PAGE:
Q:  Do you think the Rangers can come from behind to win the 2010 World Series?

Mortgage Rates At All Time Low
October 17, 2010

With rates on 15 and 30 year mortgages at or below 4 percent, right now is a great time to buy a home or refinance.  It is still possible that rates will continue to drop and we could see 30 year rates under 4%.  It’s unlikely, however, that rates will remain this low for very long.  The current zeal for bonds that is driving up bond prices and pushing down yields will fizzle, but for now, the exuberance for bonds is great news for home buyers.  Take advantage!  Those who are waiting to see if interest rates will go lower should be cautious.   Knowing where the bottom is means that rates have already started to rise, so timing the market perfectly is impossible.  Just like it’s possible that mortgage rates could go down a little more, it’s very probable that rates could rise much more dramatically.  If you are sitting on the fence right now with regard to purchasing a home, don’t sit there too long.  Otherwise, you could miss out on what many will look back on and describe as the greatest home buying opportunity ever.

Q:  Have you opted to refinance your existing home as a result of low home mortgage rates?

Serving The Next Wave of Home Buyers
October 9, 2010

The next big wave of buyers is hitting home buying age.  Born between 1980 and 1995, this generation, known collectively as millennials, is approaching the purchase of their first home with a big picture perspective.  They are budget conscious and really want to understand the home buying process.  They usually start doing their homework online and are looking to purchase less home than they might otherwise be able to afford.  They want their payments to be manageable and understand that being house poor is not a great way to start out in life.  They are concerned with the total cost of home ownership, not just the monthly payment.  As a result, they often ask about maintenance and utility bills and the impact they have on the overall budget.  Generally, they understand they are not purchasing their forever home and are looking for a home that fits their current budget and needs.  For them, location is flexible.  They want to find a first home that is convenient to things and places that are important to them but generally are not afraid of a reasonable commute.  They don’t seem overly concerned with prestige and status, and they have a thirst for knowledge, are easygoing and fun to work with, and they are looking for value and lifestyle options such as backyard living as opposed to specific amenities such as granite counters.  Real estate professionals should be excited about working with and serving the next generation of buyers.  The millennials are 80,000,000 strong, smart, flexible, and much more sophisticated about money management than previous generations.  Of course, they are very tech savvy as well.  As consumers, the millennials watched their parents buy several homes and are highly thoughtful and informed about real estate in general.  Educate them and help them understand the specifics and you will have a client for life.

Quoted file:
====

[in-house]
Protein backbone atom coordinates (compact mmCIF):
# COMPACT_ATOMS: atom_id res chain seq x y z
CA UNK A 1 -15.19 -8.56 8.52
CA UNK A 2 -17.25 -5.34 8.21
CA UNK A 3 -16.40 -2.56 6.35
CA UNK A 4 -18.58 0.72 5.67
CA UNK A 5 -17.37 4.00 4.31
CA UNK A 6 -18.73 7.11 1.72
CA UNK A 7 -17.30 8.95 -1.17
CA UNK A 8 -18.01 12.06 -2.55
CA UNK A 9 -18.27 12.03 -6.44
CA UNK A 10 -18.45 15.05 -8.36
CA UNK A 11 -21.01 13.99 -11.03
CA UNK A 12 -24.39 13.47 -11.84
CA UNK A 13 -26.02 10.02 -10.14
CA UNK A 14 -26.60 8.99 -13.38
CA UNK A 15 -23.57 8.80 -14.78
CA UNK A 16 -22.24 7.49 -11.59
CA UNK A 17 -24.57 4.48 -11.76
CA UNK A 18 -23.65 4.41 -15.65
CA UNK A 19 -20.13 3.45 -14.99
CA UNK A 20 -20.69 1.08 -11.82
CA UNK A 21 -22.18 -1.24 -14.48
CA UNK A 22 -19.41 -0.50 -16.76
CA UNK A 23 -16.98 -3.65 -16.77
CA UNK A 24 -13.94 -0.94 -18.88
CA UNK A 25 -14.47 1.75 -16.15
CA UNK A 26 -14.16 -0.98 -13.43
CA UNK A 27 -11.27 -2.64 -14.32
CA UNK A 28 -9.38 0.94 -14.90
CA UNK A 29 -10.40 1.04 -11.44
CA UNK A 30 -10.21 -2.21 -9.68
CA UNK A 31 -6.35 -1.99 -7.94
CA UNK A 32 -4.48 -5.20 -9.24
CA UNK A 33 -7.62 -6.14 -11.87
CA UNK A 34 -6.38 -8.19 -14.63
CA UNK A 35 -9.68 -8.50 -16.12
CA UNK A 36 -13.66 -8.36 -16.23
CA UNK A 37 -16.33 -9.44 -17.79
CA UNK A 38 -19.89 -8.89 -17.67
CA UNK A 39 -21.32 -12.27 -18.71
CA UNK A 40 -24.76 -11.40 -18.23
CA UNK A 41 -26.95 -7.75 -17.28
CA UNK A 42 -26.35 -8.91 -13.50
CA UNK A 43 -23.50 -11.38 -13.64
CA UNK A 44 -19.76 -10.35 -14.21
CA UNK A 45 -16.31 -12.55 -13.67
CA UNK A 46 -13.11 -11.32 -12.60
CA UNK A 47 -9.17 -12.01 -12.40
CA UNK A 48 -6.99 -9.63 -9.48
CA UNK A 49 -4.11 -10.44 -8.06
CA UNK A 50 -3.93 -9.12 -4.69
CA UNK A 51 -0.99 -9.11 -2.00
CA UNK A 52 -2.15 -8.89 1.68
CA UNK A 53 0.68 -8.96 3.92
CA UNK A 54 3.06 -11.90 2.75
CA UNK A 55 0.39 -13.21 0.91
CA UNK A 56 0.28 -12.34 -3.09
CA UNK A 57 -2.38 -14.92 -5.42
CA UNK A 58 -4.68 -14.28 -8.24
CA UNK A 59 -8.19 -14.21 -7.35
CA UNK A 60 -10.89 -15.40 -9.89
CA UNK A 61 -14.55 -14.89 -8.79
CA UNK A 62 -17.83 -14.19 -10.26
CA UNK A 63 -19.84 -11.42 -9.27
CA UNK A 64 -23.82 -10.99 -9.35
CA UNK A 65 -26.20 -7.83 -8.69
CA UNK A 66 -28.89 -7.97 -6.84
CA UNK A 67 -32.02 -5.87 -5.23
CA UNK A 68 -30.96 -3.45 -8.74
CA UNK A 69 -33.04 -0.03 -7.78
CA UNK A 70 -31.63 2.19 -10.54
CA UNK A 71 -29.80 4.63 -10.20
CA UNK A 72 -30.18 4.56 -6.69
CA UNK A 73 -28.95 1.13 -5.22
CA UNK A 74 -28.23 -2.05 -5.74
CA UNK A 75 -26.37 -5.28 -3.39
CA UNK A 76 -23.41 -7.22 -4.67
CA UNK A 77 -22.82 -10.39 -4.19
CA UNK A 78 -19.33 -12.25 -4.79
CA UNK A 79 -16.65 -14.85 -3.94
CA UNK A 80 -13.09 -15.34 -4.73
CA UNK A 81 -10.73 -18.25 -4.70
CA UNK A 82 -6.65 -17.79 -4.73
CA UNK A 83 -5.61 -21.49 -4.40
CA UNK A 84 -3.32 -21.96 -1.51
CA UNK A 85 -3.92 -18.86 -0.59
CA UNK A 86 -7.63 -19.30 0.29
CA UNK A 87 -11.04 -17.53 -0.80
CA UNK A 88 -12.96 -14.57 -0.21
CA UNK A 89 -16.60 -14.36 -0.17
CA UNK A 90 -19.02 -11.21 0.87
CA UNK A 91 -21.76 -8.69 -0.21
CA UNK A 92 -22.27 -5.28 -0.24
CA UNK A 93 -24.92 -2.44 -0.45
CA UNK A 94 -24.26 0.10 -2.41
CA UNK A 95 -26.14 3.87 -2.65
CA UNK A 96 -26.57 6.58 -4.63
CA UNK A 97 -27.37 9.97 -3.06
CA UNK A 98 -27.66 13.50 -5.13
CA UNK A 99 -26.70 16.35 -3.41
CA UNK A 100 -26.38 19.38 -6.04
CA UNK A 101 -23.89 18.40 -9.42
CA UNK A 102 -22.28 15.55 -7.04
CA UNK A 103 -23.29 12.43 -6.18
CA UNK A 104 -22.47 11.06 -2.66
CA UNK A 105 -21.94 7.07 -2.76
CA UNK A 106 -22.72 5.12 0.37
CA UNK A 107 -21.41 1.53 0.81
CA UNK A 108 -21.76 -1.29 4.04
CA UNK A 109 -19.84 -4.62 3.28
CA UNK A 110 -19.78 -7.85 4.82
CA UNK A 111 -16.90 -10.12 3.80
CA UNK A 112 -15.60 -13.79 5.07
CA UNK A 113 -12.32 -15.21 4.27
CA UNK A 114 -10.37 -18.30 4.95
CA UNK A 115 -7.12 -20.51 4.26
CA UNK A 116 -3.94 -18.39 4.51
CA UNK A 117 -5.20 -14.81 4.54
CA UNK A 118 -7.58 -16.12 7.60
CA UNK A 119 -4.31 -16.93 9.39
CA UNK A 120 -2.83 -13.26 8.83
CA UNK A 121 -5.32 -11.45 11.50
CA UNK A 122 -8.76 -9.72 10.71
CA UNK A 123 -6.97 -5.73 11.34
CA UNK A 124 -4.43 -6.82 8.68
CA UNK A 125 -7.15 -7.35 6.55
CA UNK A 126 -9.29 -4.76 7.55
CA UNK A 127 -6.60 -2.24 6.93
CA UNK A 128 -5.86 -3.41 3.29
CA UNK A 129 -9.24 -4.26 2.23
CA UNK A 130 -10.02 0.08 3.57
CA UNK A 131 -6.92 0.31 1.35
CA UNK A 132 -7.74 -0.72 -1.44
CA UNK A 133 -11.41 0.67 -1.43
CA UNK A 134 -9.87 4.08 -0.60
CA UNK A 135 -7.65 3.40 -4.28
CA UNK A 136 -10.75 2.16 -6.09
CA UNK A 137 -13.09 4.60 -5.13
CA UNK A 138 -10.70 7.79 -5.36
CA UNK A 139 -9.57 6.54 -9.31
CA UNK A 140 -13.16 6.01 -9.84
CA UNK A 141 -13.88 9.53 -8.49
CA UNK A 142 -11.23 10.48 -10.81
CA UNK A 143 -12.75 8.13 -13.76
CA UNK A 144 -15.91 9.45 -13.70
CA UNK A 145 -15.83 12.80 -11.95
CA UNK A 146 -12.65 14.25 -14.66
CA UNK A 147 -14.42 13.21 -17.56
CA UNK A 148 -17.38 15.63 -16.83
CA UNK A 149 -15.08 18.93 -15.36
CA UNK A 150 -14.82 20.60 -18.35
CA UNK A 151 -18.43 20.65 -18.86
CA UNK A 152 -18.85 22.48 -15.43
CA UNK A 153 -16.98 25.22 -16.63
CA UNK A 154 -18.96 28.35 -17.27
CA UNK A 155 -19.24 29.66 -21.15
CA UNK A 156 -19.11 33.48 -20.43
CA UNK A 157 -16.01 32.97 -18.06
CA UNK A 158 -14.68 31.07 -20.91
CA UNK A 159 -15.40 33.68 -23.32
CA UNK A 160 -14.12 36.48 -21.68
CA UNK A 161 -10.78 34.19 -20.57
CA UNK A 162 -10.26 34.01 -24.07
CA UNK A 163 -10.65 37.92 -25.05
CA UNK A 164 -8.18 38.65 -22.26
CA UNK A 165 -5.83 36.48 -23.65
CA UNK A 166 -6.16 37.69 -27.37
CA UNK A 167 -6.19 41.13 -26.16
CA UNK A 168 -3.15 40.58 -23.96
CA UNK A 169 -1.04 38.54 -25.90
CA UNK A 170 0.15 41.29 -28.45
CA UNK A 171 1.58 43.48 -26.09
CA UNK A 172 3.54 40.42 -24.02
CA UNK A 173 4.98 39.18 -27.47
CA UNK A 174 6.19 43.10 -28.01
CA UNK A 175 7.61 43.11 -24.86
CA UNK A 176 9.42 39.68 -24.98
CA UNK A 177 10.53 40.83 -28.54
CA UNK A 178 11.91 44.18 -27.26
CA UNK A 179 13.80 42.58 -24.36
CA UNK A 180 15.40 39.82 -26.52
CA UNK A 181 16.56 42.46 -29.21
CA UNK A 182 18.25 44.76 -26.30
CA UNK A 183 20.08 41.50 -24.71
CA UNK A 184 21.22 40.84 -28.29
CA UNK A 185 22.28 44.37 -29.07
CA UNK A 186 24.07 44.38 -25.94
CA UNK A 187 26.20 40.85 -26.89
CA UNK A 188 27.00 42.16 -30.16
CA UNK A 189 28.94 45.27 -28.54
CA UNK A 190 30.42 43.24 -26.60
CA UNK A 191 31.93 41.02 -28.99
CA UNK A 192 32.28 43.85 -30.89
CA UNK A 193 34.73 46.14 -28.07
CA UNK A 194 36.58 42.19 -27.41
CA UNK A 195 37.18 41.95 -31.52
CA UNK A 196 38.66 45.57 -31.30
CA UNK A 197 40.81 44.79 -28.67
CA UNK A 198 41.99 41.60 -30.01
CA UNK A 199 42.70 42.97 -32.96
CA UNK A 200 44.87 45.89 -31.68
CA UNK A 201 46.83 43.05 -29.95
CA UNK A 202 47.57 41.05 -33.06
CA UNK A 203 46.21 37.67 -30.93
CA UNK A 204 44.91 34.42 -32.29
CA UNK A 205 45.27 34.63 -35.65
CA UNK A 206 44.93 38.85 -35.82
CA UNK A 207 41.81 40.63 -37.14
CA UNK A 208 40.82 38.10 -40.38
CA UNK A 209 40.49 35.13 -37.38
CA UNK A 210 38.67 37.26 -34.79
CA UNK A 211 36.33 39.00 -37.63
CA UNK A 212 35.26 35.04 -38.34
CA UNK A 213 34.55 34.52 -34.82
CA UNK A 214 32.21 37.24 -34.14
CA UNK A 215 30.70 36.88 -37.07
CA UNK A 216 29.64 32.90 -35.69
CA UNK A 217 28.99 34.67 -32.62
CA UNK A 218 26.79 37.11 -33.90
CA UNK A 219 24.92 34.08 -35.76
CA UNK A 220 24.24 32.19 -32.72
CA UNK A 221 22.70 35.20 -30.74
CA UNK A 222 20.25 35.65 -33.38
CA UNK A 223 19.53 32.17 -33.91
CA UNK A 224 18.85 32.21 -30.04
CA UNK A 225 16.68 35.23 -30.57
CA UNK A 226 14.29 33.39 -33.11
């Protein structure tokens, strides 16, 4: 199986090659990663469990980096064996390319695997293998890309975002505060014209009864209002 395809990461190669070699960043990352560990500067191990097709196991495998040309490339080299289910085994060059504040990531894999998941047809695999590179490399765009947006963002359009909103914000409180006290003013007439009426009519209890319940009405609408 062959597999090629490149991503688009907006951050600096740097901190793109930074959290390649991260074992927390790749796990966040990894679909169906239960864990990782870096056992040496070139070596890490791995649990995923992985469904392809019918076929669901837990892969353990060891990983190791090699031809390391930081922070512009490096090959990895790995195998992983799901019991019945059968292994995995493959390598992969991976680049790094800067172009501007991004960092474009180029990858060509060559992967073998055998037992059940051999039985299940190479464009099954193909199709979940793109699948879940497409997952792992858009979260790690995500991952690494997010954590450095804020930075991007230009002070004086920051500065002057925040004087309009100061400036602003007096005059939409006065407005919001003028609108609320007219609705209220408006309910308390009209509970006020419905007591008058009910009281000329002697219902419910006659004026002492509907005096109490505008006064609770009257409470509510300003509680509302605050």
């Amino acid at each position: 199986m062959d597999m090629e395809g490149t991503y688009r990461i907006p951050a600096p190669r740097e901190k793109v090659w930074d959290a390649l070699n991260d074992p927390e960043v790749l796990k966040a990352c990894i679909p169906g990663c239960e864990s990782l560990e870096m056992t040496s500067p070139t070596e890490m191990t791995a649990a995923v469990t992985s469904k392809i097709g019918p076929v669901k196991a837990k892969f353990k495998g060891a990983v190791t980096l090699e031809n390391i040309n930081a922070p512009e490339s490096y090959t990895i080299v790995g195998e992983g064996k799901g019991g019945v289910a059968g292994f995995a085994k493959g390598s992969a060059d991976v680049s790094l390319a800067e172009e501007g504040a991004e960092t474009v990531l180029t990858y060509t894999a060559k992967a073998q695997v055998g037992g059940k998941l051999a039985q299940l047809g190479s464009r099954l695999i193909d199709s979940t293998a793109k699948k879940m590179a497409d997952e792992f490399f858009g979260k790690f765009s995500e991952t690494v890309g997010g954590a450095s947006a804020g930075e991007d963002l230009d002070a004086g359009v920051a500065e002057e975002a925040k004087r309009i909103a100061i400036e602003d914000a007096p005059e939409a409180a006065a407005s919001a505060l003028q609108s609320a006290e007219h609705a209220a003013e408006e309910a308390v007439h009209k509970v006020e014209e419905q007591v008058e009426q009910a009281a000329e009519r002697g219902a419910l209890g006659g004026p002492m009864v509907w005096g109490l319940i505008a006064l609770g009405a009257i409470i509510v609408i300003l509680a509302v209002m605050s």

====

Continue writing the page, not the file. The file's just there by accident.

Q:  When do you plan to buy your first home?

American Style Capitalism?
October 4, 2010

Right now, capitalism in America sits somewhere between “Don’t tread on me!” and “From each according to his ability; to each according to his need.”  In the US, we have traveled a long way from trusting in the invisible hand’s ability to determine the direction of the economy.  Of course, history has shown time and time again that unbridled greed creates a corrupt financial system the same way that absolute power corrupts absolutely in government.  The past decade has illustrated the need for economic oversight and intervention.  However, a return to true capitalism in America will require that free-enterprise be a reflection of market forces and the fundamental notion that hard work coupled with taking risk will lead to financial reward.  Now more than ever, politicians must realize what’s at hand.  Whether the US government’s bailout of the financial industry was absolutely imperative will never be fully known.  Obviously, too much was on the line to step back and let things sort themselves out.  Ignoring the consequences of such a prolonged period of  easy money would have been irresponsible, but it’s now time for the government to refrain from more bailouts and stimulus packages.  Instead, the government should be promoting fiscal policies that will restore confidence in capitalism by encouraging business growth, job creation, and overall economic expansion.   The basic principles underlying capitalistic economic expansion still hold true – free markets function best, albeit  imperfectly, with less government involvement.   Creating an environment where free-enterprise is encouraged and rewarded will, at times, mean the government must intervene and create boundaries to prohibit corruption.  Most of the time, however, promoting capitalism means understanding that intervention must be the exception not the rule.  Whenever possible, government needs to work toward revitalizing and restoring confidence in the principles that help capitalism function smoothly.  Although capitalism is not a perfect economic system, it works and it’s much better than the other options.  The choice then should be to lean toward the “Don’t tread on me!” alternative and move away from the form of capitalism that has taken root in America.   Let’s heed the flashing lights and be a country that pulls itself up by its boot straps, thinks deeply when it matters, legislates lightly only when it has to, and fervently understands what’s at stake for future generations.  If we do this, we can become a prosperous nation once again, a country mindful of the fact that democracy and capitalism are not in opposition to one another; instead, they fit each other like a glove.